Josh Keaton Speaks for Spidey

Mon, June 29th, 2009 at 8:58am PDT | Updated: June 30th, 2009 at 7:42am

TV/Film
Jami Philbrick, Staff Writer

Josh Keaton is no stranger to the world of Spider-Man. After portraying the web-slinger’s best friend, Harry Osborne, in practically every Spider-Man related video game of the last ten years, Keaton was the perfect choice to have step up and take on the voice of the wall-crawler himself in the latest animated series, “The Spectacular Spider-Man.”

The show pays homage to the classic Stan Lee & Steve Ditko stories of the ‘60s, as well as incorporating elements of the feature films and the “Ultimate Spider-Man” comic book series. “The Spectacular Spider-Man” garnered fans’ and critics’ praise when it premiered last spring on The CW, and has now returned for a second season that premiers this week. Now running on Disney XD, season two promises all-new villains, continuing adventures and more growing pains for Peter Parker to overcome.

CBR News had the opportunity to speak with Josh Keaton about the great responsibility that comes with playing Peter Parker and Spider-Man, his love for the character, and what fans can expect from the brand new season of the show.

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CBR: To start with, before you were involved in “Spectacular Spider-Man” you worked on a lot of Spider-Man related video games. Were you a fan of the character before working on these projects?

Josh Keaton: I grew up reading comic books and Spider-Man was always one of my favorites. I felt that I always identified with him. Spider-Man is awesome. I definitely was a huge Spider-Man fan growing up and still am.

Do you still read comics?

I don’t but I do stay involved with a lot of comic book properties. I haven’t stayed as current with current releases as I should. Especially considering that a lot of the people who work in the industry are my friends. So I definitely try to stay involved that way. Mainly now, it’s just being involved with the other media avenues that some of these properties have taken on. With Spider-Man, once I did get the role, and once I started recording the episodes, I went back and started re-reading a bunch of stuff. I got the fifty-years of “Amazing” on DVD (“Amazing Spider-Man Complete Comic Book Collection”) and I’ve been going through the PDFs and catching up on stuff that I had never read before.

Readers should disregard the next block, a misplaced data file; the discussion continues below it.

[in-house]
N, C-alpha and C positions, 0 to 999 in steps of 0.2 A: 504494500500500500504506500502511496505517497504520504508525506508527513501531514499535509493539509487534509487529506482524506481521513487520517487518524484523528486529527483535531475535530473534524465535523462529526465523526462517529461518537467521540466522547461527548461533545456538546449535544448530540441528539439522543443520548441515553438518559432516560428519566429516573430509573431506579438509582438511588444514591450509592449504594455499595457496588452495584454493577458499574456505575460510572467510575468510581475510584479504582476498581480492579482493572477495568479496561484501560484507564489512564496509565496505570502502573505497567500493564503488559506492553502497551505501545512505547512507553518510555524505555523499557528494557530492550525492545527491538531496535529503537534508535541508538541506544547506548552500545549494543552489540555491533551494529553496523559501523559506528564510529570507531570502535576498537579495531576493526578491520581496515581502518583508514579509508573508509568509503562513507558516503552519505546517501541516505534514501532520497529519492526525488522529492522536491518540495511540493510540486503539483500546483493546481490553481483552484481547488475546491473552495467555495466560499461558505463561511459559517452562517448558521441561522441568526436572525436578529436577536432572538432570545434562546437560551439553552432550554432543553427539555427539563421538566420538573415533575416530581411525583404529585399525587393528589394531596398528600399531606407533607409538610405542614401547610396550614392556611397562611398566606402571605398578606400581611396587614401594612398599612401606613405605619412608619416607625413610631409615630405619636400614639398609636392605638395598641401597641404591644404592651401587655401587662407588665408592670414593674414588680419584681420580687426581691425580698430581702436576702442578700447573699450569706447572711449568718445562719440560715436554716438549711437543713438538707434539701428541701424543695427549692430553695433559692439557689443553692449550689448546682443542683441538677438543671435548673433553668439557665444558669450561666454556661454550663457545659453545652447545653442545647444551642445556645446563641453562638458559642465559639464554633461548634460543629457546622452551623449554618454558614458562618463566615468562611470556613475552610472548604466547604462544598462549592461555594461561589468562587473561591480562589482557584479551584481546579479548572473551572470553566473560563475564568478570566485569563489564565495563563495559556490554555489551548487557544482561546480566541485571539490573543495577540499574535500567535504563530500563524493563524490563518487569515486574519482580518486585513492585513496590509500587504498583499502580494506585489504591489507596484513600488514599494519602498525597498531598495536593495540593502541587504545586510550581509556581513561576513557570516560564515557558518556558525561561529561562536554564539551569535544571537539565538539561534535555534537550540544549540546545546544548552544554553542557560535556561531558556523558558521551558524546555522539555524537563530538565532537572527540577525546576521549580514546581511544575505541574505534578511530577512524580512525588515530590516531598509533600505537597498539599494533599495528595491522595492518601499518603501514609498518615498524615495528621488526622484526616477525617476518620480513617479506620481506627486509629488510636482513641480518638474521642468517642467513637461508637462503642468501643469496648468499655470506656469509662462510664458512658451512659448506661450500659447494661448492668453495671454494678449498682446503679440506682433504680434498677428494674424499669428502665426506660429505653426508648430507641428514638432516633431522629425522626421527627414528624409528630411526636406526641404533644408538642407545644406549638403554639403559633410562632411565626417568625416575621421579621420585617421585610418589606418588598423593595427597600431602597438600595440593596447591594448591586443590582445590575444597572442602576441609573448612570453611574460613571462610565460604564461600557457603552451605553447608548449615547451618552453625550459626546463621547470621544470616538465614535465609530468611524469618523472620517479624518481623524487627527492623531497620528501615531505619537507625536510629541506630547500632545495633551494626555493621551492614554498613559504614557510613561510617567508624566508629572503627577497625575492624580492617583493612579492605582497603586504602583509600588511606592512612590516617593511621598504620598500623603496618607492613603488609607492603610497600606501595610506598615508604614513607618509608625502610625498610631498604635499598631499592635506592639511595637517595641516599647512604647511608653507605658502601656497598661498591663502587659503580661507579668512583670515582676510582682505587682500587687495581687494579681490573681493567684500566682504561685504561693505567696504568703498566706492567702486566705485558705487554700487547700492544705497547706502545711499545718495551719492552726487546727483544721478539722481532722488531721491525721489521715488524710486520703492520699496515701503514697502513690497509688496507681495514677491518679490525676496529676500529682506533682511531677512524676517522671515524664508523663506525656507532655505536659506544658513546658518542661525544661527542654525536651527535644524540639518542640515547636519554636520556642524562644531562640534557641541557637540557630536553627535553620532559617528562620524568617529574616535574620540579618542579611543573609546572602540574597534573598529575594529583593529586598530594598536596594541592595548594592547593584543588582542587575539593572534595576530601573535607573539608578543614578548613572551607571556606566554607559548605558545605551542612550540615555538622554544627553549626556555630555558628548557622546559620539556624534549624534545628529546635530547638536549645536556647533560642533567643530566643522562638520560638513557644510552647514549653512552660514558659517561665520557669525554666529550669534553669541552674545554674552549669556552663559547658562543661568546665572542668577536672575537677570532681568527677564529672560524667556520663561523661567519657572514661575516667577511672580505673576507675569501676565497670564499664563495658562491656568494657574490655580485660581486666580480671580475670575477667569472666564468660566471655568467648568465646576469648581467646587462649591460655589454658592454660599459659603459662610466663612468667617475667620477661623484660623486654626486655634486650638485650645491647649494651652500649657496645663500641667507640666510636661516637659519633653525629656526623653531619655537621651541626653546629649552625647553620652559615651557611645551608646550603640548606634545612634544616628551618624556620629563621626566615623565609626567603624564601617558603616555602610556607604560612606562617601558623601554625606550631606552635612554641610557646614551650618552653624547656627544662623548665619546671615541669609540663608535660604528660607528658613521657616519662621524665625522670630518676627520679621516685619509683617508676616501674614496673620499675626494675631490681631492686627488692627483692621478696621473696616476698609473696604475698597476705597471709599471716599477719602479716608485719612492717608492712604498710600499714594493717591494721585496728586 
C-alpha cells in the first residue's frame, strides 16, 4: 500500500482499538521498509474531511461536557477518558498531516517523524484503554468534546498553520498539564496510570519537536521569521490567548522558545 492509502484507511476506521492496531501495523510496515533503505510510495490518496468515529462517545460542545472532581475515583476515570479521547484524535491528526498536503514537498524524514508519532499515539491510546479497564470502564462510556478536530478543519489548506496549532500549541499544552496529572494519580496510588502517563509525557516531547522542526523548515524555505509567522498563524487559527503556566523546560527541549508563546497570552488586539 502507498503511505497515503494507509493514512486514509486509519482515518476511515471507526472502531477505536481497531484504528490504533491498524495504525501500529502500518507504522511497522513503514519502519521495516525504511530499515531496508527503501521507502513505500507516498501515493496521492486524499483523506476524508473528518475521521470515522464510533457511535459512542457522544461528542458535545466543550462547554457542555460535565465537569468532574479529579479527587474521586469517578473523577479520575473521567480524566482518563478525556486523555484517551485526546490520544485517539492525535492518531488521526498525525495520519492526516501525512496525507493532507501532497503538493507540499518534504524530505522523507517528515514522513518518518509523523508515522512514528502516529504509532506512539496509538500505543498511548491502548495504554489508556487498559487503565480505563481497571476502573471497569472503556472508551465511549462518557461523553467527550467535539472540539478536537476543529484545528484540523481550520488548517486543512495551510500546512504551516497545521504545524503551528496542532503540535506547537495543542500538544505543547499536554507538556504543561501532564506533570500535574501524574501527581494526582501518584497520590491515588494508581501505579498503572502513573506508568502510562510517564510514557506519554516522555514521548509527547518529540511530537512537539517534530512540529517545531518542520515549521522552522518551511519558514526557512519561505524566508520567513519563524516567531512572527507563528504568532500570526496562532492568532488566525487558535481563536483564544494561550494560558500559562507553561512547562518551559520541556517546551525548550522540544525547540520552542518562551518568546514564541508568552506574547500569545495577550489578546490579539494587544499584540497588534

How did you get the part of Peter Parker/Spider-Man on “Spectacular?”

For this one there was a lot of auditions. I basically went in and I auditioned for three parts. The first time I went in, I auditioned for the dual roles of Spider-Man/Peter and Eddie Brock/Venom, and Harry Osborn. They called me back for Eddie as well as Peter. I went in, did the call back and they put me on tape again. I think they had a process where they started out with like three thousand people that they auditioned and it’s just a system where they keep narrowing the pot down. They’ll go through and do a round of auditions, they’ll make they’re picks and they’ll re-audition those picks and just keep narrowing it down until they arrive at their final choices.

How do you approach the dual role of playing both Peter and Spider-Man?

I really just looked at my whole High School career, because aside from having the proportional strength, speed and power of a spider and shooting webs from web-shooters, I was pretty much Peter Parker. I had kind of a similar double life where I was a dork in high school -- and I’m still a dork. I was totally into geeky things and was never the popular kid. You know how school is in general, once you get pegged as this, that’s pretty much who you are until you’re an adult. If you’re a dork in elementary school, you’re probably going to be a dork all the way through high school.